Wednesday, October 12, 2005

Spaceref article on ESAS

NASA has released some new details on the ESAS (Exploration Systems Architecture Study) which gives some diagrams of their current plans. While the CEV looks remarkably like the old Apollo Command Module (but on Steroids as some have suggested), and some seem to be poo-pooing the idea because it looks like a rehash of Apollo, I don't really see it as a problem. We know how well Apollo worked and it has some really great advantages. But we also see how we can improve the concepts of Apollo (for example a combination of Earth Orbit Rendezvous - EOR - and Lunar Orbit Rendezvous - LOR - is the prefered mode of travel to the Moon this time). By separating the crew and the payload as much as possible, the Crew launch vehicle (CLV) can be optimized for the task and be made as safe as possible. The Payload launch vehicle does not have to be manrated and can cary more cargo, particularly when combined with the CLV. The CEV is designed around launch vehicles and is worked backwards from what is expected to be needed to fly to Mars, so its ultimate version can carry 6 crew and earlier versions will carry 3 and 4 crewmembers. It can also be used in unmanned mode for carrying pressurized cargo to the ISS or can be replaced on the service module with a larger unpressurized cargo module. Very versatile.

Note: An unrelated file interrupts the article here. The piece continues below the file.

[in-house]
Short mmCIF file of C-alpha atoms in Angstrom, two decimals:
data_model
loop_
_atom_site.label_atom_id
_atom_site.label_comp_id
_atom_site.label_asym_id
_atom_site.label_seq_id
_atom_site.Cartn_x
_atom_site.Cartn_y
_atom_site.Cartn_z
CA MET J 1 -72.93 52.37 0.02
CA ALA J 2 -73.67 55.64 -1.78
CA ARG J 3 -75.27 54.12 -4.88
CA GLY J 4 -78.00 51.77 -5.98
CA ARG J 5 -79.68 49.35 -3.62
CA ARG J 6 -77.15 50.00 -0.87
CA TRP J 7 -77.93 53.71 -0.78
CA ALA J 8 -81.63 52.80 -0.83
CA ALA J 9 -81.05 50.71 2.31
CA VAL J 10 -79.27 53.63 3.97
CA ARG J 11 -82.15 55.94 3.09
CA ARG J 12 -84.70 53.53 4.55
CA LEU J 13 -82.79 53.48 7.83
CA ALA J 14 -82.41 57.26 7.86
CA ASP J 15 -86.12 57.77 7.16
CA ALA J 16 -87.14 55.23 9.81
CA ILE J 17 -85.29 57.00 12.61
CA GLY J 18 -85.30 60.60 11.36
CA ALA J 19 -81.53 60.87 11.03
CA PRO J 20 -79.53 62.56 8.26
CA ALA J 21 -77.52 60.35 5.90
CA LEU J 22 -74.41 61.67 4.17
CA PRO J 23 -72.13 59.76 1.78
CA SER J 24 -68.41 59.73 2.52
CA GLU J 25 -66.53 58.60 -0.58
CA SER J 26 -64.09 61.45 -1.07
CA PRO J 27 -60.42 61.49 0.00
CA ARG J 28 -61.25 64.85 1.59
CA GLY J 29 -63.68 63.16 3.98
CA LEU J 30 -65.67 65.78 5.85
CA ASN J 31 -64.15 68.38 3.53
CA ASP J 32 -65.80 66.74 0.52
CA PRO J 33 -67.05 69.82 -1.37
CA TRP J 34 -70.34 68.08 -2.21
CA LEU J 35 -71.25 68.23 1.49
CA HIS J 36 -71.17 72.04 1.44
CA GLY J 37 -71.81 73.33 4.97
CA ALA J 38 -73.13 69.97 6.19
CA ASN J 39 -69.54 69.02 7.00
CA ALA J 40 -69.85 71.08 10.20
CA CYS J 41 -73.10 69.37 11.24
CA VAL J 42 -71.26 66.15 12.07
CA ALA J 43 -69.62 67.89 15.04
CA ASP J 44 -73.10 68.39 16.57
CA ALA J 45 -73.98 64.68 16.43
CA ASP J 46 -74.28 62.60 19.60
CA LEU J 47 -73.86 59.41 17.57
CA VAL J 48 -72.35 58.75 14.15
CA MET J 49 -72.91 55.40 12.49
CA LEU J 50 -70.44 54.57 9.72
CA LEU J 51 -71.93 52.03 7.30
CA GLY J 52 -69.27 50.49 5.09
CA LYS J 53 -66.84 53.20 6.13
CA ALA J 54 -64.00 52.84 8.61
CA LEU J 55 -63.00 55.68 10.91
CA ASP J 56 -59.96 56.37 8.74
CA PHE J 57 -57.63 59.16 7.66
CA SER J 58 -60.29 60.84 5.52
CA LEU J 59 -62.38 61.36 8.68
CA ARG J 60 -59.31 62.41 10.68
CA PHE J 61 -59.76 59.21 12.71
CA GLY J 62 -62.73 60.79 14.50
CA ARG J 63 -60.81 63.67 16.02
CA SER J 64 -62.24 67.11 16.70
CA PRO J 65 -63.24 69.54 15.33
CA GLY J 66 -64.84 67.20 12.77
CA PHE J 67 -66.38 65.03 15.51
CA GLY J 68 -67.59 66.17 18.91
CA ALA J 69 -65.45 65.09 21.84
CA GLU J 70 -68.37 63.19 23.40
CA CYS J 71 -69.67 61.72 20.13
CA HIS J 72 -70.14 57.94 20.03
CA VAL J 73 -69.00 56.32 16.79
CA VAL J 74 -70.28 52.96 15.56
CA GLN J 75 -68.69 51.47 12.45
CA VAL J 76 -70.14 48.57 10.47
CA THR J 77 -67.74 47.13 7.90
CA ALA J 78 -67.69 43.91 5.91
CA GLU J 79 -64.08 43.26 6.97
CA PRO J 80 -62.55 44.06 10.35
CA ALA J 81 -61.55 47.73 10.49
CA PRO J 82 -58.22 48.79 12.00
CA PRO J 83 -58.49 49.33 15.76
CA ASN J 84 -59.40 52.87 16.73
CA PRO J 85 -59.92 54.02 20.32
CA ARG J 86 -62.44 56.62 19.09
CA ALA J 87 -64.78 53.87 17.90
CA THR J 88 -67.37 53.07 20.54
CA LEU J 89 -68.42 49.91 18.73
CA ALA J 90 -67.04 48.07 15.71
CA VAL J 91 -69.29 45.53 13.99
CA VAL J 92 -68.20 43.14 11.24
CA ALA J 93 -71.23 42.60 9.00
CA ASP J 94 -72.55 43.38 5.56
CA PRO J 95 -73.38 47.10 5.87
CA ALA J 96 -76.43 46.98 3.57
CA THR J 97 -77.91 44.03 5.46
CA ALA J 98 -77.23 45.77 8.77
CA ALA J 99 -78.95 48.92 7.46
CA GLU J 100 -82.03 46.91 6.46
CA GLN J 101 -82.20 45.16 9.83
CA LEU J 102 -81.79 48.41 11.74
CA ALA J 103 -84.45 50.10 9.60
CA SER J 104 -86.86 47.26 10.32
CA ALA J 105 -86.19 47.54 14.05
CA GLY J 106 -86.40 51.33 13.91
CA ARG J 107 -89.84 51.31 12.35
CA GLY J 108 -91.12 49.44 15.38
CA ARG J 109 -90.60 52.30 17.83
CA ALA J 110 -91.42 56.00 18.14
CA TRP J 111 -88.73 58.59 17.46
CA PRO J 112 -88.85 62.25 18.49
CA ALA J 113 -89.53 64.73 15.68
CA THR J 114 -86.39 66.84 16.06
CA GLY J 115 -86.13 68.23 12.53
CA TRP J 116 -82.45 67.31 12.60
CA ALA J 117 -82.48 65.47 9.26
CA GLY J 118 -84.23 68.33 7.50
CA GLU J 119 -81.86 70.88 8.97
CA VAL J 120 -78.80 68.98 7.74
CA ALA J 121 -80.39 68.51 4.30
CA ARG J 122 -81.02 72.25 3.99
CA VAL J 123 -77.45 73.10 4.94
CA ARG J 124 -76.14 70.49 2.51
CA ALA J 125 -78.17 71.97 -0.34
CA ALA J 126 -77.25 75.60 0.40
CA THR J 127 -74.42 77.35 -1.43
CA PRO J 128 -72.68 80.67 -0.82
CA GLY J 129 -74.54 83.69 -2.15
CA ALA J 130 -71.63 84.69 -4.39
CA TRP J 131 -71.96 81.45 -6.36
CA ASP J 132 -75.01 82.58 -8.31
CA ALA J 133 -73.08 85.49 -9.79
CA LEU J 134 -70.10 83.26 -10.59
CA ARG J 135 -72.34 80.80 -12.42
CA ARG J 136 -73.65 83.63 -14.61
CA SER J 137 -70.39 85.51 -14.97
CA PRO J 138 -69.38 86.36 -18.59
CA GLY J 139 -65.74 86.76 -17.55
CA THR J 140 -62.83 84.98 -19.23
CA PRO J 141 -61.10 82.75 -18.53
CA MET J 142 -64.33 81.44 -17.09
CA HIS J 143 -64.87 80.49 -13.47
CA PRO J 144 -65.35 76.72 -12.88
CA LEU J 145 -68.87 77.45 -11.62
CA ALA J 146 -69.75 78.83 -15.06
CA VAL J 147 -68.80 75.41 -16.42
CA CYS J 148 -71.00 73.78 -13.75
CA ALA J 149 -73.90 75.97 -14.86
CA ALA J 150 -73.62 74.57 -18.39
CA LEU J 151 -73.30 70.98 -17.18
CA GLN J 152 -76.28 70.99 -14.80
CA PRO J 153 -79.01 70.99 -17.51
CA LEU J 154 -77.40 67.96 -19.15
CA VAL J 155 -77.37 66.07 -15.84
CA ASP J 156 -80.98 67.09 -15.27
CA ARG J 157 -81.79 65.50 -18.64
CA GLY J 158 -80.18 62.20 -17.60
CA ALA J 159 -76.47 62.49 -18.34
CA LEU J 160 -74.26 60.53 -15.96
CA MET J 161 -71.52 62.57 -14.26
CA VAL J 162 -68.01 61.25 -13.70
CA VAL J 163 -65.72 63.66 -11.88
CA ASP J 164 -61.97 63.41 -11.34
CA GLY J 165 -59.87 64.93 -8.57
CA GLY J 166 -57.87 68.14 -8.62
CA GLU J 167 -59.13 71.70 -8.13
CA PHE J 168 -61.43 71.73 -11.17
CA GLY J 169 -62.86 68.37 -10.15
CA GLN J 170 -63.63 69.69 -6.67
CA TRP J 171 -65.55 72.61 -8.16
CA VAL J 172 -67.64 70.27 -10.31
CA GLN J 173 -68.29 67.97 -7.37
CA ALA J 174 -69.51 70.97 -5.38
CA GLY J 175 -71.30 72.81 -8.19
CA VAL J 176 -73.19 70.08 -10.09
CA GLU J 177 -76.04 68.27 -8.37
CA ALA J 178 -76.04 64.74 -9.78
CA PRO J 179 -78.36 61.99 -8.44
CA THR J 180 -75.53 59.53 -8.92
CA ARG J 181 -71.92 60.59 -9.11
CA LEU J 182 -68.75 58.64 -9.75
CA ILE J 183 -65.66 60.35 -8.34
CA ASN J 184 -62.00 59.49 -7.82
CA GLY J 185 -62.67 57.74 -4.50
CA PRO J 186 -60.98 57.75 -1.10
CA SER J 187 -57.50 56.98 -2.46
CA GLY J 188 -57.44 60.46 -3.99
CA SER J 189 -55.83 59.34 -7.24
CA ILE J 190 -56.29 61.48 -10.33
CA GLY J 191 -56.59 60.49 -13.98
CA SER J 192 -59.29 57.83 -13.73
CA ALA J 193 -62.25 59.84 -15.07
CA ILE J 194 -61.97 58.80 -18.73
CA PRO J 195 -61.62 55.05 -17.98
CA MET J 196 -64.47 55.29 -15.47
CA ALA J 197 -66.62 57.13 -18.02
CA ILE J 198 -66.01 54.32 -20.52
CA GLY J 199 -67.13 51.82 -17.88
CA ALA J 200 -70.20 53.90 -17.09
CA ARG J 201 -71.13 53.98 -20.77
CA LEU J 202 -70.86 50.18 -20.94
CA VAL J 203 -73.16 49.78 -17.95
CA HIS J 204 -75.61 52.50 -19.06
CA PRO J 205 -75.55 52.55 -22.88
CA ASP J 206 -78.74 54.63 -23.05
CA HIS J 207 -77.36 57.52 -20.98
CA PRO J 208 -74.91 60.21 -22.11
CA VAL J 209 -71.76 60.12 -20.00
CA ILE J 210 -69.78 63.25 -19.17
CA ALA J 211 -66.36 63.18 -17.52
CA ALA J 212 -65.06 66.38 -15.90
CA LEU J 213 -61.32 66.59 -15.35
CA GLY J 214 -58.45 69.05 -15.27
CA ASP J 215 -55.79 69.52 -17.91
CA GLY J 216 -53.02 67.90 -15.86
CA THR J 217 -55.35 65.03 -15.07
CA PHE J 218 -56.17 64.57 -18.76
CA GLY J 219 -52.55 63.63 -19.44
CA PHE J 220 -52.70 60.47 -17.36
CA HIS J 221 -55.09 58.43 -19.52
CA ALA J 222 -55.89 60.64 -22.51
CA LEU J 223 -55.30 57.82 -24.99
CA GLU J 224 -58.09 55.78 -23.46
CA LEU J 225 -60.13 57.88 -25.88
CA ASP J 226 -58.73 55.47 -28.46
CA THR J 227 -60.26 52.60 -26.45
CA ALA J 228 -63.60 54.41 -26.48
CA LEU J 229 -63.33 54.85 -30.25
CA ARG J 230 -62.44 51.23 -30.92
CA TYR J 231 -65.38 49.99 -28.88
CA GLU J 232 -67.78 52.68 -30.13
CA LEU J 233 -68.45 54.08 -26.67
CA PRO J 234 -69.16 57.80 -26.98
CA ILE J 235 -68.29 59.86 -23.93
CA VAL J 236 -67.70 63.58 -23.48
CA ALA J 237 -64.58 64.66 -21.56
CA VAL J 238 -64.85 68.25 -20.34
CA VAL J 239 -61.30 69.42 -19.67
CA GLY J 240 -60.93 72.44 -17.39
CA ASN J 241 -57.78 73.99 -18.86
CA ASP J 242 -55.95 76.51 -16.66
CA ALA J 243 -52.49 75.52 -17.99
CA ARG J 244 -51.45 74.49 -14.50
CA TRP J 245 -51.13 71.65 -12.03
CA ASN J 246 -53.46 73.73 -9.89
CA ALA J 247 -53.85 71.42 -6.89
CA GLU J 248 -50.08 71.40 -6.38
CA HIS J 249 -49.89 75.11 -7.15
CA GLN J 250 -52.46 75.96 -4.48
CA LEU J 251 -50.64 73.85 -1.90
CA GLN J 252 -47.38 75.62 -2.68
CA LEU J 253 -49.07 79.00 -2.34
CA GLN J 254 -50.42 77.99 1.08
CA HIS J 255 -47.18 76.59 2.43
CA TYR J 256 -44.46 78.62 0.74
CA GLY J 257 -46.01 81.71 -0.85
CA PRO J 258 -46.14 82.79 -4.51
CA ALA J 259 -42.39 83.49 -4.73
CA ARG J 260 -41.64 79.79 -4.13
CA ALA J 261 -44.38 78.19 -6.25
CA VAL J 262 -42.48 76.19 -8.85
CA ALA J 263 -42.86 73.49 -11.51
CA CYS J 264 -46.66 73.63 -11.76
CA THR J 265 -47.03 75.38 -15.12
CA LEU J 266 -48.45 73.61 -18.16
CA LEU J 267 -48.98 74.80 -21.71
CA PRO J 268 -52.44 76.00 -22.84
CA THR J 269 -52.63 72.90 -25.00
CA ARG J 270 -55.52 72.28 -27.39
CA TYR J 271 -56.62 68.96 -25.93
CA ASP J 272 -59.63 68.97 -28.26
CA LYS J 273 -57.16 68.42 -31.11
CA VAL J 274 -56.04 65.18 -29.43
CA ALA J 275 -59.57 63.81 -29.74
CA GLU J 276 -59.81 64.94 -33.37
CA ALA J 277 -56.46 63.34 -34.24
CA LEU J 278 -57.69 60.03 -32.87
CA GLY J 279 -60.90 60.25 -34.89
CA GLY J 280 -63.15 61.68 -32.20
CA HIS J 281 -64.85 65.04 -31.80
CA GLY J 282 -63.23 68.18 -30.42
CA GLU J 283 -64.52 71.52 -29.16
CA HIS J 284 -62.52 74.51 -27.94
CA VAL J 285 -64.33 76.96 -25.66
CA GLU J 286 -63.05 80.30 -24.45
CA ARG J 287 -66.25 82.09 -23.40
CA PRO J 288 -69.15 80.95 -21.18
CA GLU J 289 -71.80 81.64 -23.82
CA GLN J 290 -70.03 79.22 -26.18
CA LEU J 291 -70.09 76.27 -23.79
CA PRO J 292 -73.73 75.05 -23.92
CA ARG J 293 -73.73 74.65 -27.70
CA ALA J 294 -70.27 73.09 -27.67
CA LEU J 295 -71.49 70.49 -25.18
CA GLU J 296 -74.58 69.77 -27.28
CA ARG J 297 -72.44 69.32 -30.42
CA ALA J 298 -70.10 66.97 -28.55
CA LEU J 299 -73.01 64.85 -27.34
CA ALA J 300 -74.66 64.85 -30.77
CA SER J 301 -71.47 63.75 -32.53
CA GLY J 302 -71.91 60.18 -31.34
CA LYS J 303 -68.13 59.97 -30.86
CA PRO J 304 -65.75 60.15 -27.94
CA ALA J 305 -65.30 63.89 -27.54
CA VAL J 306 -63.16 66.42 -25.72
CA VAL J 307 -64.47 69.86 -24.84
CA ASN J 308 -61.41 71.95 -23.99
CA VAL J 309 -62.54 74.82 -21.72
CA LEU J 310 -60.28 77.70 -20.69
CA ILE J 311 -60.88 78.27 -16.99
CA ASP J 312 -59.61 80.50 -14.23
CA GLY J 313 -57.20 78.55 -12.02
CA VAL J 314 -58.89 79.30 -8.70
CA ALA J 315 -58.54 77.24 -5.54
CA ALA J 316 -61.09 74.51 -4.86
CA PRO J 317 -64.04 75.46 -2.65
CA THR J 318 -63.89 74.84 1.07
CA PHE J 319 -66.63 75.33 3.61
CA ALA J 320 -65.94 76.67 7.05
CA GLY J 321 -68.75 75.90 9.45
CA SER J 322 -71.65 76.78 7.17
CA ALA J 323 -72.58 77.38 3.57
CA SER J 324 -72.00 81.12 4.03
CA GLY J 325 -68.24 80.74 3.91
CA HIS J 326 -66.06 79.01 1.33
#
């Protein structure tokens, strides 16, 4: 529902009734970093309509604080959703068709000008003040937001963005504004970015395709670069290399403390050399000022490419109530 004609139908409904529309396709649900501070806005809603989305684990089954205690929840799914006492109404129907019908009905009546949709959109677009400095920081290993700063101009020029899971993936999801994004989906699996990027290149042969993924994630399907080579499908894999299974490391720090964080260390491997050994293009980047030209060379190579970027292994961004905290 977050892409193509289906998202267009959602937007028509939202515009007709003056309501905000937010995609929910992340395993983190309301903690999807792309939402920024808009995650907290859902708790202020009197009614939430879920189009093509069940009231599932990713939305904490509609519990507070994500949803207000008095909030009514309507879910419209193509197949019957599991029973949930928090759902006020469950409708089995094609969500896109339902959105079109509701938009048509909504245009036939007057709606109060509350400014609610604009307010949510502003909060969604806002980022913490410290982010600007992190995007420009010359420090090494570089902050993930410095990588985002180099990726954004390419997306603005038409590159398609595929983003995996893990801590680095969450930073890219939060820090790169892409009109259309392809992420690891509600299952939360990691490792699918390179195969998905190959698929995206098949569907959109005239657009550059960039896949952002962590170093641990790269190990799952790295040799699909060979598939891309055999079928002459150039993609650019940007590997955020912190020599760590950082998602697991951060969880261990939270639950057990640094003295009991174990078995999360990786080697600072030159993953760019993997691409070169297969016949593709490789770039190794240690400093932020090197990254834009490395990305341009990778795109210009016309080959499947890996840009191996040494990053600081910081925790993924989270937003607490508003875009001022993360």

The Lunar Module - this time called Lunar Surface Access Module (LSAM) - is designed to use LOX & H2 in the descent stage and LOX/Methane in the ascent stage. Methane is thought to be readily available on Mars so that they can refill the tanks with local resources there. It also uses the same engine as the service module, so presumably, they can restock the SM tanks from in situ propellant resources.

Anyway, lots of neat plans and I think its very logical and very doable with the expected resources. Can't wait to see metal being bent on these designs!


Post a Comment

<< Home